Many people have a natural gift, where they can communicate effectively with horses, they have a good way about them that is calming and understanding without being demanding, but yet still assertive. Being able to gain rapport and respect in equal balance.
Other people have to work really hard to communicate because they find it difficult in some way. However even if it doesn’t come naturally, if you really want it, you can achieve it and learn feel, timing and balance with the horse. I believe natural horsemanship is as much about training the horse as it is about training the human.
Instead of thinking “he just won’t do it”, ask yourself “why won’t he do it?” Is there an underlying issue as to why my horse “won’t” do what I ask?
- Is there a pain issue?
- Does my tack fit correctly?
- Does his back and teeth need attention?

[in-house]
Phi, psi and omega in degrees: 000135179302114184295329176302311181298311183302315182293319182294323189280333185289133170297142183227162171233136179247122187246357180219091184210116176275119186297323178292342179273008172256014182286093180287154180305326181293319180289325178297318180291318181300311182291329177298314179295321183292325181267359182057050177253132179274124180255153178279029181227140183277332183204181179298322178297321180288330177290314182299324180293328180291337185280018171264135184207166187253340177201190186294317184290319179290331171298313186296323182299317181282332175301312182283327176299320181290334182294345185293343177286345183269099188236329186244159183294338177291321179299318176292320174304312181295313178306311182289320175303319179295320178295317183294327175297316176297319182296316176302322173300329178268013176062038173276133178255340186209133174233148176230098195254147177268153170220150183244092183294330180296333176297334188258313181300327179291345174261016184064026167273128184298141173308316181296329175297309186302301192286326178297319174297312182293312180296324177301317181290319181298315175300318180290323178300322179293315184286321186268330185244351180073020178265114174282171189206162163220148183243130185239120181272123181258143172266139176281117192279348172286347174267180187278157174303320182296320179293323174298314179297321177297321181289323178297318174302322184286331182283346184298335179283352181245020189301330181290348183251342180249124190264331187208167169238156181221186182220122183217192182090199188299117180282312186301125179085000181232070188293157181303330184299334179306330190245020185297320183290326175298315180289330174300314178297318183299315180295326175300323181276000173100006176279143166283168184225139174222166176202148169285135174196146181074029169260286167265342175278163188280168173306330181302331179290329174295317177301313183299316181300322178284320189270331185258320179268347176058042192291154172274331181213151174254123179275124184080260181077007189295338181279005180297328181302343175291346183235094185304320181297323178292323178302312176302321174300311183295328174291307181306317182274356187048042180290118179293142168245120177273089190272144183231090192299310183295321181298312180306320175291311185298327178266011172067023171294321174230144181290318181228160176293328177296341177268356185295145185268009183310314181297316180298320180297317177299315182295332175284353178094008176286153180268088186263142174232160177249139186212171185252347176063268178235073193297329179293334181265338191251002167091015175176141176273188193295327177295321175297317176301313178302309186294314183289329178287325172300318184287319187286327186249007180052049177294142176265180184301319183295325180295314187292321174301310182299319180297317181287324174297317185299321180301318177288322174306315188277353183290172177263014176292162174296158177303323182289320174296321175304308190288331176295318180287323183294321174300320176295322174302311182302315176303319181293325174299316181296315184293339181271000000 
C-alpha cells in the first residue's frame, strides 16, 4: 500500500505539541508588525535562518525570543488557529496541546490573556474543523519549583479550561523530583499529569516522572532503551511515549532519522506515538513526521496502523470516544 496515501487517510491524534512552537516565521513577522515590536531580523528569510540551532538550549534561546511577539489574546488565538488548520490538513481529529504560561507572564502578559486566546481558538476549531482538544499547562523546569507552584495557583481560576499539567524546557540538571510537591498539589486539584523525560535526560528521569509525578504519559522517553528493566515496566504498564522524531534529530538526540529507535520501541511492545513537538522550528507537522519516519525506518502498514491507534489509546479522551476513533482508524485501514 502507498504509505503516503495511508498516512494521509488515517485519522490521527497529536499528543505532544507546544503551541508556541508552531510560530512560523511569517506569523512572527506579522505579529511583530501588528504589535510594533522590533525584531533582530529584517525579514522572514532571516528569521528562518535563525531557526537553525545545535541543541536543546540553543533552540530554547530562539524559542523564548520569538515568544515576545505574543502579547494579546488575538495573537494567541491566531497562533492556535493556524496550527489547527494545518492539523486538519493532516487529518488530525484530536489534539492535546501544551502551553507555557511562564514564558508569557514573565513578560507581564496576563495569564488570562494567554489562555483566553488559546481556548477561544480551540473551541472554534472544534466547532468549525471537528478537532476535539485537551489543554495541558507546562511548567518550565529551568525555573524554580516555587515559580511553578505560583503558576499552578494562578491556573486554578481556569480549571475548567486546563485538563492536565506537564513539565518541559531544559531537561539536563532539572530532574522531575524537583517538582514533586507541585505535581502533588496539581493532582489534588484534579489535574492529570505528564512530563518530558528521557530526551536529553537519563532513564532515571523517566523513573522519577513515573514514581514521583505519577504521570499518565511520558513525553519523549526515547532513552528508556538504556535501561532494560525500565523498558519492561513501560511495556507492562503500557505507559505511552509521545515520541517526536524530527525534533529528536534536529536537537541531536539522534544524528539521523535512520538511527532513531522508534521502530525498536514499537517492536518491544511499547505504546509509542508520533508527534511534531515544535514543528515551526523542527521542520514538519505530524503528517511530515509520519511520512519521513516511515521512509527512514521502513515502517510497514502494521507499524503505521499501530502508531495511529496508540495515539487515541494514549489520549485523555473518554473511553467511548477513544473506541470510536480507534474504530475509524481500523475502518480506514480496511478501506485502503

- Most importantly, did I ask the question in the right way?
Sometimes we are quick to blame the horse, but really we need to look at ourselves first.
Traditional Horse Training Methods
In the past and I’m sure today there are trainers that use dominance, pain and fear to “break” the horse’s spirit. Many traditional methods involved hobbling the horse, tying him up until he stops struggling and fighting, and generally forcing the horse into submission with cruelty.
By depriving the horse of his natural flight instinct, he eventually gives up and and does as he is told – these horses are then ridden and used for work. Those that continue to use flight and fight against the trainer are deemed dangerous and not fit for the job.
A fearful horse is not in the right state of mind to learn anything useful, and it can lead to a very dangerous horse that can only think of defending itself and escaping.